Some economic events and empirical studies have confirmed the existence of a negative correlation between financial markets. During the financial crisis of 2008–2009, the trust in the banking network had faded (Gregorioua et al. 2016), and the US stock market had also lost plenty of its value. The Federal Reserve led the investors’ liquidity to the stock market by taking advantage of expansionary monetary policy, bond buying, and lowering IR (Huang et al., 2016). Matana and Panetti (2014) have confirmed the negative correlation between bank deposits and the stock market. Solarin et al. (2018) reached a negative relationship between bank deposits and the FEM. The negative relation between the FEM and stock market has also been confirmed in several studies (Al-haji et al. 2018; Delgado et al. 2018; Huang et al., 2016; Assefa et al. 2017).
In contrast, some other studies have rejected the negative correlation between some of these markets and considered them as complement and reinforce each other due to the positive correlation. The stock market index in the study of Solarin et al. (2018) showed a positive relationship with bank deposits. Chen and Chiang (2016) and Ho and Odhiambo (2018) also reached the positive effect of the exchange rate on the stock market. The positive relation between banking credits and the stock market is also confirmed by the study of Ho and Odhiambo (2018).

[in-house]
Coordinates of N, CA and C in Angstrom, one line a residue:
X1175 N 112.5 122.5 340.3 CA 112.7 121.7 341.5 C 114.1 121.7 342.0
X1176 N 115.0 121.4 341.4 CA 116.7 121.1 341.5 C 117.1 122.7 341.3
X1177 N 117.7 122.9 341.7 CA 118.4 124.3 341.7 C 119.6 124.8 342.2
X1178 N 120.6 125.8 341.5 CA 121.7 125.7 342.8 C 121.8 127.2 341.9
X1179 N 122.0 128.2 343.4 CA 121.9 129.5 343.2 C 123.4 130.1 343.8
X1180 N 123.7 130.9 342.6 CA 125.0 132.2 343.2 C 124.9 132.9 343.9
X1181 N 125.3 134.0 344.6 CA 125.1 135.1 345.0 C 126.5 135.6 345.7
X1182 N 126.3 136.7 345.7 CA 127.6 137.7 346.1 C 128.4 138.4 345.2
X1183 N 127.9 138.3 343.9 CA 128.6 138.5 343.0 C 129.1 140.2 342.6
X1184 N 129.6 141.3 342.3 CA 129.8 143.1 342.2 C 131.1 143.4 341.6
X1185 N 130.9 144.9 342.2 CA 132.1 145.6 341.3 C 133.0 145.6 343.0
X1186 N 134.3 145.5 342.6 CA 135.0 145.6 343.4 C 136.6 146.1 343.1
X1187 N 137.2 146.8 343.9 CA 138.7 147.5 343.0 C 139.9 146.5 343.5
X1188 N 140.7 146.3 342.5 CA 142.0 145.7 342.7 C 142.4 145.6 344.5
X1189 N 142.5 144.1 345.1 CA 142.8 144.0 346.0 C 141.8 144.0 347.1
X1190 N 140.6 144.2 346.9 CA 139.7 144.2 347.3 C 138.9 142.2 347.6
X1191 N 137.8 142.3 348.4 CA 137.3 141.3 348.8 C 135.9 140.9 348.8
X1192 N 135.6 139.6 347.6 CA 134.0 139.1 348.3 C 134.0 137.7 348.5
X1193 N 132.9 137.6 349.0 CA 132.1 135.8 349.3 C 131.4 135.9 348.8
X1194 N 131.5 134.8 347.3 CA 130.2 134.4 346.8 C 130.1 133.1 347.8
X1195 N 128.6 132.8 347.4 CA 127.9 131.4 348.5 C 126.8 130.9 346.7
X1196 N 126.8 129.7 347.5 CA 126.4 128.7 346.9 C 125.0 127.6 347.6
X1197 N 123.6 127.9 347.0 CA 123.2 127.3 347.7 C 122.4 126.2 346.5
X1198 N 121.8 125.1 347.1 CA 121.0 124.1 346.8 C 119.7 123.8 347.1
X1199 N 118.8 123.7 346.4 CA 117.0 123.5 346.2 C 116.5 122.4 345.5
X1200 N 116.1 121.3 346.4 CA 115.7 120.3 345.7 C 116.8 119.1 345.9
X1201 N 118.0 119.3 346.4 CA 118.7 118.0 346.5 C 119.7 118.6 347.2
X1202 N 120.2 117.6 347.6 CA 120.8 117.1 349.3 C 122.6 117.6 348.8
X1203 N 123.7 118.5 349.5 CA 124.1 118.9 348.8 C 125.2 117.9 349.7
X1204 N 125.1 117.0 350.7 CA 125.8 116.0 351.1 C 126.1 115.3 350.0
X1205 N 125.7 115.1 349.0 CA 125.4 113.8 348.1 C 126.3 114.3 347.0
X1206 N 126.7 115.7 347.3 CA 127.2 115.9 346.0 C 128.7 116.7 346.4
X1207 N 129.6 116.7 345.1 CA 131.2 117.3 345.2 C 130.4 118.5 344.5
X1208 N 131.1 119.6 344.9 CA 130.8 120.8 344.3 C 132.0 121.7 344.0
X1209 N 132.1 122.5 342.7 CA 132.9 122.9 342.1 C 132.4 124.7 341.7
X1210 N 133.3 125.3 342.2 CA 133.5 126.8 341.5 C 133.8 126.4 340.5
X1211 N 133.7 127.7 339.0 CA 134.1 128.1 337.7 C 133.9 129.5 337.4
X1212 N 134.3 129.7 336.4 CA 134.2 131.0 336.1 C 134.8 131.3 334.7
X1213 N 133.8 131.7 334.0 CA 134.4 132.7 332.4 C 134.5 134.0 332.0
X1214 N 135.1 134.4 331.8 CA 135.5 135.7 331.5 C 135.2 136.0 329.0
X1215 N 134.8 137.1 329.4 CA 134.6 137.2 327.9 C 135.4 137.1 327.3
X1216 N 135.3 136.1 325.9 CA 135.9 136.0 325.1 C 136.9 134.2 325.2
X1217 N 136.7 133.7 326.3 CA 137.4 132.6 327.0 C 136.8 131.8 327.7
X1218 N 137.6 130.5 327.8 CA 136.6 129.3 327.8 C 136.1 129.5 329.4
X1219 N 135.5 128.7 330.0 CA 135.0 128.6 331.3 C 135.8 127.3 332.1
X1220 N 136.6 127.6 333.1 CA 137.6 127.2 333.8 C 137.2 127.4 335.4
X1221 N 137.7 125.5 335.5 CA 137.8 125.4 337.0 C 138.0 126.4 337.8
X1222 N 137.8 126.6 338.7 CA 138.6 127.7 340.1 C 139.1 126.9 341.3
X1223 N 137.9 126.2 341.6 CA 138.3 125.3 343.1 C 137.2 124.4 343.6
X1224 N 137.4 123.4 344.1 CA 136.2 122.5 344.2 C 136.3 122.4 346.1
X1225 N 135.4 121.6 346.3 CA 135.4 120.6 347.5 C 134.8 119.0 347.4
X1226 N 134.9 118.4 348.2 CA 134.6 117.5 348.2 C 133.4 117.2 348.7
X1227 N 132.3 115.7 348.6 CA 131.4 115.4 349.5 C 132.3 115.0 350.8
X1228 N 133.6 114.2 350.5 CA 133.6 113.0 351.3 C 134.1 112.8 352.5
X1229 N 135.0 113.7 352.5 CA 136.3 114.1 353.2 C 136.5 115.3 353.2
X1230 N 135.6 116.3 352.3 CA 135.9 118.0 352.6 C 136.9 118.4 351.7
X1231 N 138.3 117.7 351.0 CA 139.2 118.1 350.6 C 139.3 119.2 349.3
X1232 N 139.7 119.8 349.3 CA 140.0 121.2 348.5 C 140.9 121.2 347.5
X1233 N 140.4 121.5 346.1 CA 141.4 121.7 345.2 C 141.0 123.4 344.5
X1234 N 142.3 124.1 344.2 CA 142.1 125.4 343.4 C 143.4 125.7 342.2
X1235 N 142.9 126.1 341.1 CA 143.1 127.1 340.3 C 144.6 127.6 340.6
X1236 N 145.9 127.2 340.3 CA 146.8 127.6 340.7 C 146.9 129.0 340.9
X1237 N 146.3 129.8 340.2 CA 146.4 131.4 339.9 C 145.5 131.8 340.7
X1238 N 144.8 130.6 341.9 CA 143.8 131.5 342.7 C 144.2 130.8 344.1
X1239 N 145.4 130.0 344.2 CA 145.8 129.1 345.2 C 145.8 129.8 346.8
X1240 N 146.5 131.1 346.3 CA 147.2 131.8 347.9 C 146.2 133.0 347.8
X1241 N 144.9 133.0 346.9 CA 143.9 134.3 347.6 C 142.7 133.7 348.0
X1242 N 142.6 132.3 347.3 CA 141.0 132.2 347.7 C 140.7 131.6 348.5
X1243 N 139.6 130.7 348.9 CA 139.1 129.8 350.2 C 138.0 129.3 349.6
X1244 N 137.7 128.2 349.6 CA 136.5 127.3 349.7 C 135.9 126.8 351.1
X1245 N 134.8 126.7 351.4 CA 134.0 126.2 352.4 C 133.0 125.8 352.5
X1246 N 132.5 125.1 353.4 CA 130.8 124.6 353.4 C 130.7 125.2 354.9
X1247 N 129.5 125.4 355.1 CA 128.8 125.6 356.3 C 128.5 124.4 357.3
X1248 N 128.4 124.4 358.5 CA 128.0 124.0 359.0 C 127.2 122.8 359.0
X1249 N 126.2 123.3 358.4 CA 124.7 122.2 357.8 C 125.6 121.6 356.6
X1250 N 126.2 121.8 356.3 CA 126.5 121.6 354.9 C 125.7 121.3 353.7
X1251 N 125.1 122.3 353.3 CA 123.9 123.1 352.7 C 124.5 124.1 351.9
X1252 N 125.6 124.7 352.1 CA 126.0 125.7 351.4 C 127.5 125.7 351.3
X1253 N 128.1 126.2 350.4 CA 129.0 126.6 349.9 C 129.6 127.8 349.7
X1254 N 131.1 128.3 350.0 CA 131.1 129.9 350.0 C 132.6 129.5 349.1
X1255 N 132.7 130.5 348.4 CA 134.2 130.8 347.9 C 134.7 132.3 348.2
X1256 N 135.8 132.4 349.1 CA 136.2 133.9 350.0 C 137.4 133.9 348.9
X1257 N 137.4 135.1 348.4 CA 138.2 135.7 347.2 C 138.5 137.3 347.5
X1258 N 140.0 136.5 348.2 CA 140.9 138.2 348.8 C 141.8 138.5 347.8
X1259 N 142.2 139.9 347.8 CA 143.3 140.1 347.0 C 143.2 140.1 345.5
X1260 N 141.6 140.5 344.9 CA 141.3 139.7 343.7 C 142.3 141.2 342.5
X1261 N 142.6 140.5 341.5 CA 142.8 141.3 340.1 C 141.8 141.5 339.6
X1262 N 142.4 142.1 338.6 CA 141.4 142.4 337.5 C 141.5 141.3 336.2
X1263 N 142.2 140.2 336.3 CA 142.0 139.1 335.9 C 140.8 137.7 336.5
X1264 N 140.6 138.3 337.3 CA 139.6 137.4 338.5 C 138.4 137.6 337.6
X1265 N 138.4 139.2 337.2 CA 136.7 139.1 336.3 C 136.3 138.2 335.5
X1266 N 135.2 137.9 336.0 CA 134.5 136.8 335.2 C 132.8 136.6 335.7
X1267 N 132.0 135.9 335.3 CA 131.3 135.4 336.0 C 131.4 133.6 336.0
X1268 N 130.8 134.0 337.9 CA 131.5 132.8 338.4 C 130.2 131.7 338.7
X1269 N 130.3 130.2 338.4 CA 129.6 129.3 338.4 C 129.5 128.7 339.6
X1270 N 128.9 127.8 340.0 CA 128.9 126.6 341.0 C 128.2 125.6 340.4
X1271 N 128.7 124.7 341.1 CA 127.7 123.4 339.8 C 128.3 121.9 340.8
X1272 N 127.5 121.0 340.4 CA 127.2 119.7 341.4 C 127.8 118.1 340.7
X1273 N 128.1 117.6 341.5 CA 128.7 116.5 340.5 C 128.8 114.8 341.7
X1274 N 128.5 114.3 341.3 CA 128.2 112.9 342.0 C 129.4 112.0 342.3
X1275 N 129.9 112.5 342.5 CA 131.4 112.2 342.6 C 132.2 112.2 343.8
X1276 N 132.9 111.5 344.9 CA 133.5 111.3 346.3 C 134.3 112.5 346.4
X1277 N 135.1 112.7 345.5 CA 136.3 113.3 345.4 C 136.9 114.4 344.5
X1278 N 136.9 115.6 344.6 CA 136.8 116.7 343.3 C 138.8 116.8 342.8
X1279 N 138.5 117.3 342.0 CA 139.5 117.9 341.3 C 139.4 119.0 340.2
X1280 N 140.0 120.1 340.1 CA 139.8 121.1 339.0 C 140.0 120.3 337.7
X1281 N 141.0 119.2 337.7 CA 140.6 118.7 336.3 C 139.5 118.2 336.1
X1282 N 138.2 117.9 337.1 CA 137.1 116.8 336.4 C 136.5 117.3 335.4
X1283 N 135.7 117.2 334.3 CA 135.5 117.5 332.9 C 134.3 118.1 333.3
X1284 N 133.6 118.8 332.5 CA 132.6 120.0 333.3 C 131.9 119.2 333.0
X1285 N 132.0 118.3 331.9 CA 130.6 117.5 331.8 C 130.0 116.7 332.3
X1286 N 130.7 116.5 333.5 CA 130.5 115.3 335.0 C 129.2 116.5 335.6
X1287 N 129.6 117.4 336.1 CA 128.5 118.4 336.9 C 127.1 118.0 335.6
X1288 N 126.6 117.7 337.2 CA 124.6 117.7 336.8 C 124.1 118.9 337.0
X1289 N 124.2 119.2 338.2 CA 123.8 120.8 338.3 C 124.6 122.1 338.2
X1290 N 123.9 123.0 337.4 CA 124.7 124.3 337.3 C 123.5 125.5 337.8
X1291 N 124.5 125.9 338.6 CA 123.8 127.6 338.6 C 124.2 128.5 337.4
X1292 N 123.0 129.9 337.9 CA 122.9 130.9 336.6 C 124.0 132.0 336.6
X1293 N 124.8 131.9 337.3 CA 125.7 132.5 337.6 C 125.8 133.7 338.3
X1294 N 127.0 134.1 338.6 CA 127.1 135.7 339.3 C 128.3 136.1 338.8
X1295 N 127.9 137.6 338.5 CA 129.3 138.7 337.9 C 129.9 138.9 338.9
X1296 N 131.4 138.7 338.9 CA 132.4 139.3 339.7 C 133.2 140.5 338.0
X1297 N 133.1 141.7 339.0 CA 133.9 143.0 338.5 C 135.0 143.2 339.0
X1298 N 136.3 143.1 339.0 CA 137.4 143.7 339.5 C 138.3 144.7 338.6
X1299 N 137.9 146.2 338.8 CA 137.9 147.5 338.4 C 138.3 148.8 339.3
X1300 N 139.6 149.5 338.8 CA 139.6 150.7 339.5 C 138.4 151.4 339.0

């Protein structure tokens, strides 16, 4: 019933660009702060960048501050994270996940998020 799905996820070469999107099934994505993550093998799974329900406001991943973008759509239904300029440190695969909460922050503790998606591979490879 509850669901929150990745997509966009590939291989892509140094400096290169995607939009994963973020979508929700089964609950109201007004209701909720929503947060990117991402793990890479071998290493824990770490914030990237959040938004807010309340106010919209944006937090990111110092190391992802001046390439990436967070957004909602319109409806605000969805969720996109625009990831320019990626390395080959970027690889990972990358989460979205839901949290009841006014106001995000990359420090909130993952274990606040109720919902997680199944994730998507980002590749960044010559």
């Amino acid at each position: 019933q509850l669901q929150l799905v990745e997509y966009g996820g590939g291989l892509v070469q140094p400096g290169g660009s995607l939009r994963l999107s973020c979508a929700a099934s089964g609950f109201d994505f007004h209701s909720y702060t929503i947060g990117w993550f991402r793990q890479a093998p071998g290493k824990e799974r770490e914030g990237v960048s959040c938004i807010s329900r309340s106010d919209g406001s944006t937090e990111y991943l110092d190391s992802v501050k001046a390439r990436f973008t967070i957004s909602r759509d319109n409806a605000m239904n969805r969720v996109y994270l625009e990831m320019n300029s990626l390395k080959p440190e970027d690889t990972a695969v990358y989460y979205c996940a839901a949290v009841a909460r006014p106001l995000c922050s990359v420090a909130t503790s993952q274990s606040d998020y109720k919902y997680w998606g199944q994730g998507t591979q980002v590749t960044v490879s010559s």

Despite being confirmed of a significant bidirectional relation between the FEM and stock markets (Manasseh et al. 2019 and Thampanya et al. 2020), some studies have not shown a significant relationship with bank facilities (Mbutor, 2010). Chkili and Nguyen (2013) considered a non-linear relation for the stock market and the FEM. This study shows that the exchange rate has not significantly affected the stock market in both regimes of high and low fluctuations. In contrast, the stock market has shown a significant impact on the exchange rate in both regimes. The study of Samadi et al. (2021) also shows that there can be no significant relationship between the stock market and the FEM.
3.4 Monetary policy, the FIs, and the FEM